Control of roaming deer is up to farmers
Department response says farmers have options in controlling deer
The Department of Culture and Heritage has this week said that are not responsible for controlling red deer following calls from farmers in south Kerry last week for help. In response to farmers concerns about roaming red deer damaging property and eating their grass, the Department said they do not own the deer and that is up to the farmers to control any deer on their own lands.
"The Department does not own the deer population and that deer, albeit larger, are like other wild animals in this country. It is not the remit of the Department to 'control' numbers of wild animals in general. It is also not part of the remit of the Department, nor indeed would it be generally possible, to cordon deer onto specific areas of land and stop them roaming," a Department statement explained.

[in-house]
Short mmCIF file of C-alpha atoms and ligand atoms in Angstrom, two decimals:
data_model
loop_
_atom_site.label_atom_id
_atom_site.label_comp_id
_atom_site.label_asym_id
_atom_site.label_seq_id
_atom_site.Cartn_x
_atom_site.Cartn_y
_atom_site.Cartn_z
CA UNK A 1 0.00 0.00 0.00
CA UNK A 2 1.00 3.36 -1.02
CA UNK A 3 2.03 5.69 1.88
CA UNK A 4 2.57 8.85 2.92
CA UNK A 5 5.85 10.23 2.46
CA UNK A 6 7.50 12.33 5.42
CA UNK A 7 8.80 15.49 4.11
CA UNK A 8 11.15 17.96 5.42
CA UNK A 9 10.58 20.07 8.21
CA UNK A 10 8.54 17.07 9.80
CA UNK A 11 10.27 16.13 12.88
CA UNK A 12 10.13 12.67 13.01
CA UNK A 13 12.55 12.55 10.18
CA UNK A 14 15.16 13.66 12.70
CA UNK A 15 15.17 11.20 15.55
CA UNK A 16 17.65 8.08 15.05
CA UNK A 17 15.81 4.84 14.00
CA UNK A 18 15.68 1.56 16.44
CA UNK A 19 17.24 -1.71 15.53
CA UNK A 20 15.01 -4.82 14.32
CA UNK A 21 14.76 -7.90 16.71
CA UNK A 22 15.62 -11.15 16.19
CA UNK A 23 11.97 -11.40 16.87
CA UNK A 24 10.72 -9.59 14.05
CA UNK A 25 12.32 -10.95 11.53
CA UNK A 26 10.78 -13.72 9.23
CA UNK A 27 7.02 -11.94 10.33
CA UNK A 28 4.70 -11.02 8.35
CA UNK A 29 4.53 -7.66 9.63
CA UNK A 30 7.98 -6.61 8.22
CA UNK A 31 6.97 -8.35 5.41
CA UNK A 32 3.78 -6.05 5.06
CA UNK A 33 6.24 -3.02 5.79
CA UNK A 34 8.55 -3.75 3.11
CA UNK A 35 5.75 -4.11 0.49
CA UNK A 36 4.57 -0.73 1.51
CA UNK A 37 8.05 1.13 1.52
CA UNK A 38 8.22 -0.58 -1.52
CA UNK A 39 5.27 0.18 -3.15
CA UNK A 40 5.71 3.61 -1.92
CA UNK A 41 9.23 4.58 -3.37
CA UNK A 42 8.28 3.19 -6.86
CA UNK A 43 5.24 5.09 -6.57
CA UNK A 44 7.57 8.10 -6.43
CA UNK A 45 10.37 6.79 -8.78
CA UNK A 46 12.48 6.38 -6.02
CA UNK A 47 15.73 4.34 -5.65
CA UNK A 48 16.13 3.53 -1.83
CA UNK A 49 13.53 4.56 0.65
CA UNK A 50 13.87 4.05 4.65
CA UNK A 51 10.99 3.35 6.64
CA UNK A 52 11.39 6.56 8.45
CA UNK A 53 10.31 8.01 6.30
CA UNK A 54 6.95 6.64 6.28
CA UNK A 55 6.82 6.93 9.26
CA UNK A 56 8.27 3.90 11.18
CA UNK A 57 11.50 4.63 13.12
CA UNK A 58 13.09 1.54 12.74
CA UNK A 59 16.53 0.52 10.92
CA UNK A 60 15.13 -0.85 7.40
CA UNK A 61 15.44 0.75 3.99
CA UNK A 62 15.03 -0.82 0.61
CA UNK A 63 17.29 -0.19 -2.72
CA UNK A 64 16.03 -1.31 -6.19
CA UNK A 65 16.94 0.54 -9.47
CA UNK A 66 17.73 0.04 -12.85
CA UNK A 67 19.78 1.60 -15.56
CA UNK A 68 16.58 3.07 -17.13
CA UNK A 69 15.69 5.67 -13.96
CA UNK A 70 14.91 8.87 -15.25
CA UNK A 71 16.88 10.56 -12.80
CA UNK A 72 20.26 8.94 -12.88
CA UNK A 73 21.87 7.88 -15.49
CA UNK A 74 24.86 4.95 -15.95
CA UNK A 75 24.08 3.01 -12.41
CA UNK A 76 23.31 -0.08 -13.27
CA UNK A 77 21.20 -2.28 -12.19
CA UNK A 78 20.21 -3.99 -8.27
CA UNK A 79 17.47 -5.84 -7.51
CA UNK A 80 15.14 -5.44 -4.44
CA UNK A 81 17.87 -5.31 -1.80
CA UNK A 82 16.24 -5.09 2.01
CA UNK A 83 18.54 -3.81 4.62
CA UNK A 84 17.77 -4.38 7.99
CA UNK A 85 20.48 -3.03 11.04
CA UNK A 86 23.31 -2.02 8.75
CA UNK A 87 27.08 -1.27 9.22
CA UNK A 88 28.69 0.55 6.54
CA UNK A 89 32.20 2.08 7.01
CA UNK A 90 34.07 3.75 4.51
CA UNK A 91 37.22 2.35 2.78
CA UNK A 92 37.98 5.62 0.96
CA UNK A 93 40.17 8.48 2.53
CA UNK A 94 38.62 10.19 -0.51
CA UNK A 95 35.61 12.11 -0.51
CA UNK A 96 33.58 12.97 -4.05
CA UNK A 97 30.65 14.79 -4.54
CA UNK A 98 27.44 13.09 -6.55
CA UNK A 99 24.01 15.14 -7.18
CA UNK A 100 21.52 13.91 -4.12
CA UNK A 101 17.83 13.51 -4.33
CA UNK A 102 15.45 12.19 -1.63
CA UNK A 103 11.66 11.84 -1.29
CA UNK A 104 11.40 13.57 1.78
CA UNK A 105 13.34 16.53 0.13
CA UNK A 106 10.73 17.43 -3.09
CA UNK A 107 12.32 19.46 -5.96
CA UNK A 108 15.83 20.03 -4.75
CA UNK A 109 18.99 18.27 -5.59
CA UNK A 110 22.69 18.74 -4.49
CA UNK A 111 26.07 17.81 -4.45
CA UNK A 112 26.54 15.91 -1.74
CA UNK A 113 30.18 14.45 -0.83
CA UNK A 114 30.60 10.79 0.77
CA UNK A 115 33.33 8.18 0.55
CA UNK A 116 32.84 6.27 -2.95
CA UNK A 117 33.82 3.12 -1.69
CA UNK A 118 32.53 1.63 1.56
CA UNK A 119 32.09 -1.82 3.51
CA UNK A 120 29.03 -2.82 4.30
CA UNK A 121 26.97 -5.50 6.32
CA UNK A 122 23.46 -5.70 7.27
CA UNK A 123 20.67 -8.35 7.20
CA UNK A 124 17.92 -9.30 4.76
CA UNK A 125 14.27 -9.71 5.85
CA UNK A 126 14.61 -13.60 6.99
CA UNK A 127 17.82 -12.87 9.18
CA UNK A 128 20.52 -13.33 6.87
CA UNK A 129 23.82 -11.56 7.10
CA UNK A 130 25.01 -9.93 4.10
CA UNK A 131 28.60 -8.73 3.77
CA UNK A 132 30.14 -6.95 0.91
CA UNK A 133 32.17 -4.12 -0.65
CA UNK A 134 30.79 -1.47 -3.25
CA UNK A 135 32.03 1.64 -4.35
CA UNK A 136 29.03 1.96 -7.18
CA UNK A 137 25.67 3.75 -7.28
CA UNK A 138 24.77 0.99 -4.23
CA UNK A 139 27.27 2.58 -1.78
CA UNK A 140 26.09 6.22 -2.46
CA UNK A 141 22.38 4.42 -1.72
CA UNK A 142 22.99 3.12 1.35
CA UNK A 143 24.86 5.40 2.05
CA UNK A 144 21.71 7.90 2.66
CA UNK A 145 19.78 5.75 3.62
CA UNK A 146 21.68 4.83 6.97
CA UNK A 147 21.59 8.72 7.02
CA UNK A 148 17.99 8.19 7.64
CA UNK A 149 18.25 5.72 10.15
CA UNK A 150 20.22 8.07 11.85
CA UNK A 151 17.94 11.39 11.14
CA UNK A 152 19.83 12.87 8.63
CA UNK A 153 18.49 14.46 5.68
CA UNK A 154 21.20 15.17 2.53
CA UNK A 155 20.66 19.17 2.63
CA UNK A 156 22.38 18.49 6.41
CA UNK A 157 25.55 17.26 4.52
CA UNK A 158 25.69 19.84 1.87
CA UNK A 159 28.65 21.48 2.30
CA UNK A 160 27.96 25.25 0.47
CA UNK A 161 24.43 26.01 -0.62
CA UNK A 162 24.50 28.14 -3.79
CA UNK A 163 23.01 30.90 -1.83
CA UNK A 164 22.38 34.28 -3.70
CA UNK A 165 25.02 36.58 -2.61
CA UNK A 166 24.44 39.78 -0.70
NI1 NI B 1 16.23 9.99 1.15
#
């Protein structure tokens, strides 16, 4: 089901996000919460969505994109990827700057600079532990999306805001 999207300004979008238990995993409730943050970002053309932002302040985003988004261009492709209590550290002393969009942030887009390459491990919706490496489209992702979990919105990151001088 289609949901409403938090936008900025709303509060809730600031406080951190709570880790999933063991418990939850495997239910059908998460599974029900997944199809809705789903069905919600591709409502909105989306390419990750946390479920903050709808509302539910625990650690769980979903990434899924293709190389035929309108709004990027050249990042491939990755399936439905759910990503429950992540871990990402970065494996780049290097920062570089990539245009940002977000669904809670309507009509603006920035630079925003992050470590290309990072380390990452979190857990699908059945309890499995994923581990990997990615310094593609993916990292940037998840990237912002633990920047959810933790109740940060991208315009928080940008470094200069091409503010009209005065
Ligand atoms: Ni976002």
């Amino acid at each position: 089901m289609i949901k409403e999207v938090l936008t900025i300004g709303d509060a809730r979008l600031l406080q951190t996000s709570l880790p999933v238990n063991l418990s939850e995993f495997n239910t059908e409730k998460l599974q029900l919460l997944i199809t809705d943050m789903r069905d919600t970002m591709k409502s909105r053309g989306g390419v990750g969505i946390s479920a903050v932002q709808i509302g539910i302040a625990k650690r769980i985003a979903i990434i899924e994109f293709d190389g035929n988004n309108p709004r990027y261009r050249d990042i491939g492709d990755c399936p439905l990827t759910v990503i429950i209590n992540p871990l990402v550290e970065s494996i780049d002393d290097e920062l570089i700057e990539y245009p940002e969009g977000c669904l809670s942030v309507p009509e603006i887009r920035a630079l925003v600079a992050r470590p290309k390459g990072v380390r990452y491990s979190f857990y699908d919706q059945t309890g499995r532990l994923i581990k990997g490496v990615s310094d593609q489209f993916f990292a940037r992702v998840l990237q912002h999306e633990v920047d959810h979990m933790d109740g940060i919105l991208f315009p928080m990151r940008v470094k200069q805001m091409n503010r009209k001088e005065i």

The National Parks and Wildlife Service (NPWS) who manage Killarney National Park, which is where the deer are coming from, come under the auspices of the Department of Agriculture.
The NPWS have carried out a cull this year on red deer in the park and will continue to do so but farmers are responsible for their own lands. The Department said that farmers can have a deer licence during the open season from September 1 to the end of February.
Section 42 of the Wildlife Act allows for a license to be obtained to cull deer where necessary and the Department is processing a number of those for local farmers, they said.
"The control of deer on private property e.g. areas around Beaufort and Tomies is the responsibility of landowners who, if they are in possession of a deer hunting licence from the Department, can hunt deer during the Open Season. Outside the Open Season they can get a Section 42 license."